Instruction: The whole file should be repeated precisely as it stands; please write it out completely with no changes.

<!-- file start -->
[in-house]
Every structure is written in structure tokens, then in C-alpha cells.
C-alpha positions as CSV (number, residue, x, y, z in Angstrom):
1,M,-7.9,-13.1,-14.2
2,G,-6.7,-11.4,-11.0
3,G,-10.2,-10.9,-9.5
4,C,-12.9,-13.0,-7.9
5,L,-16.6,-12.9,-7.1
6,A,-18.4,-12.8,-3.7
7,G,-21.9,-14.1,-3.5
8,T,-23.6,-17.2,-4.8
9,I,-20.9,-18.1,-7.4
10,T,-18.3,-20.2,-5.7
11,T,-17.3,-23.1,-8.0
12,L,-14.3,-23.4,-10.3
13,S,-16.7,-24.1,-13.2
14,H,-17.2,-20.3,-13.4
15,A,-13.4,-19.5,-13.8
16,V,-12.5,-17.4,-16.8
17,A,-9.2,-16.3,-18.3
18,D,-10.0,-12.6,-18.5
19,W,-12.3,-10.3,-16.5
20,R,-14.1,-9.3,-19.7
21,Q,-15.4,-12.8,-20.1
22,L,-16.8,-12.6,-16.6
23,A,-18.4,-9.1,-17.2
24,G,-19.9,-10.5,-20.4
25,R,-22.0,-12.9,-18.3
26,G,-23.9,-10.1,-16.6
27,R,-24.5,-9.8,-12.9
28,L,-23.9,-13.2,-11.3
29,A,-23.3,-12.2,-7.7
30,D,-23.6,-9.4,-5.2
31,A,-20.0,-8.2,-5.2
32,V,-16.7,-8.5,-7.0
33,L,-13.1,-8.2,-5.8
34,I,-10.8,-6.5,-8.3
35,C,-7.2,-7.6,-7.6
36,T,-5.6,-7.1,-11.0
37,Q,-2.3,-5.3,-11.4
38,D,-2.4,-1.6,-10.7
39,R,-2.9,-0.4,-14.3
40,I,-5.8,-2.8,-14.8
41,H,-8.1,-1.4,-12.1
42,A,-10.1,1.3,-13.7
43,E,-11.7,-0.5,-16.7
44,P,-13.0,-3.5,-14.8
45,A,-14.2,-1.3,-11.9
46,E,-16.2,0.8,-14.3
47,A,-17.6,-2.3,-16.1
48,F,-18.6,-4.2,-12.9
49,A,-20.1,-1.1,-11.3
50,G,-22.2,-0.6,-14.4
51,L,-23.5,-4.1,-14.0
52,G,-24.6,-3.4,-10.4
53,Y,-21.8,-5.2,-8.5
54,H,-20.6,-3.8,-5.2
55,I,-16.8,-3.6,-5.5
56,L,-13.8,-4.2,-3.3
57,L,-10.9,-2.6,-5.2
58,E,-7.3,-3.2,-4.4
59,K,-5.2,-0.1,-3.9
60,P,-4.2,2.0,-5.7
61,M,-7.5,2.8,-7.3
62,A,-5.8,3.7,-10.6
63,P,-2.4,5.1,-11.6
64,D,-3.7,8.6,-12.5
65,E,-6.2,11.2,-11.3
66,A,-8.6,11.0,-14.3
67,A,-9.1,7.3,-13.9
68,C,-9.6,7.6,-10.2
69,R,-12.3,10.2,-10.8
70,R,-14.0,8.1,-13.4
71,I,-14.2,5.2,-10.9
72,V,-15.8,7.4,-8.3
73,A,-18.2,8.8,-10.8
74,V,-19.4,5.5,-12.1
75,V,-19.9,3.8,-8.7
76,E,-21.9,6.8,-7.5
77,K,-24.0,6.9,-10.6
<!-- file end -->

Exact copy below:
[in-house]
Every structure is written in structure tokens, then in C-alpha cells.
C-alpha positions as CSV (number, residue, x, y, z in Angstrom):
1,M,-7.9,-13.1,-14.2
2,G,-6.7,-11.4,-11.0
3,G,-10.2,-10.9,-9.5
4,C,-12.9,-13.0,-7.9
5,L,-16.6,-12.9,-7.1
6,A,-18.4,-12.8,-3.7
7,G,-21.9,-14.1,-3.5
8,T,-23.6,-17.2,-4.8
9,I,-20.9,-18.1,-7.4
10,T,-18.3,-20.2,-5.7
11,T,-17.3,-23.1,-8.0
12,L,-14.3,-23.4,-10.3
13,S,-16.7,-24.1,-13.2
14,H,-17.2,-20.3,-13.4
15,A,-13.4,-19.5,-13.8
16,V,-12.5,-17.4,-16.8
17,A,-9.2,-16.3,-18.3
18,D,-10.0,-12.6,-18.5
19,W,-12.3,-10.3,-16.5
20,R,-14.1,-9.3,-19.7
21,Q,-15.4,-12.8,-20.1
22,L,-16.8,-12.6,-16.6
23,A,-18.4,-9.1,-17.2
24,G,-19.9,-10.5,-20.4
25,R,-22.0,-12.9,-18.3
26,G,-23.9,-10.1,-16.6
27,R,-24.5,-9.8,-12.9
28,L,-23.9,-13.2,-11.3
29,A,-23.3,-12.2,-7.7
30,D,-23.6,-9.4,-5.2
31,A,-20.0,-8.2,-5.2
32,V,-16.7,-8.5,-7.0
33,L,-13.1,-8.2,-5.8
34,I,-10.8,-6.5,-8.3
35,C,-7.2,-7.6,-7.6
36,T,-5.6,-7.1,-11.0
37,Q,-2.3,-5.3,-11.4
38,D,-2.4,-1.6,-10.7
39,R,-2.9,-0.4,-14.3
40,I,-5.8,-2.8,-14.8
41,H,-8.1,-1.4,-12.1
42,A,-10.1,1.3,-13.7
43,E,-11.7,-0.5,-16.7
44,P,-13.0,-3.5,-14.8
45,A,-14.2,-1.3,-11.9
46,E,-16.2,0.8,-14.3
47,A,-17.6,-2.3,-16.1
48,F,-18.6,-4.2,-12.9
49,A,-20.1,-1.1,-11.3
50,G,-22.2,-0.6,-14.4
51,L,-23.5,-4.1,-14.0
52,G,-24.6,-3.4,-10.4
53,Y,-21.8,-5.2,-8.5
54,H,-20.6,-3.8,-5.2
55,I,-16.8,-3.6,-5.5
56,L,-13.8,-4.2,-3.3
57,L,-10.9,-2.6,-5.2
58,E,-7.3,-3.2,-4.4
59,K,-5.2,-0.1,-3.9
60,P,-4.2,2.0,-5.7
61,M,-7.5,2.8,-7.3
62,A,-5.8,3.7,-10.6
63,P,-2.4,5.1,-11.6
64,D,-3.7,8.6,-12.5
65,E,-6.2,11.2,-11.3
66,A,-8.6,11.0,-14.3
67,A,-9.1,7.3,-13.9
68,C,-9.6,7.6,-10.2
69,R,-12.3,10.2,-10.8
70,R,-14.0,8.1,-13.4
71,I,-14.2,5.2,-10.9
72,V,-15.8,7.4,-8.3
73,A,-18.2,8.8,-10.8
74,V,-19.4,5.5,-12.1
75,V,-19.9,3.8,-8.7
76,E,-21.9,6.8,-7.5
77,K,-24.0,6.9,-10.6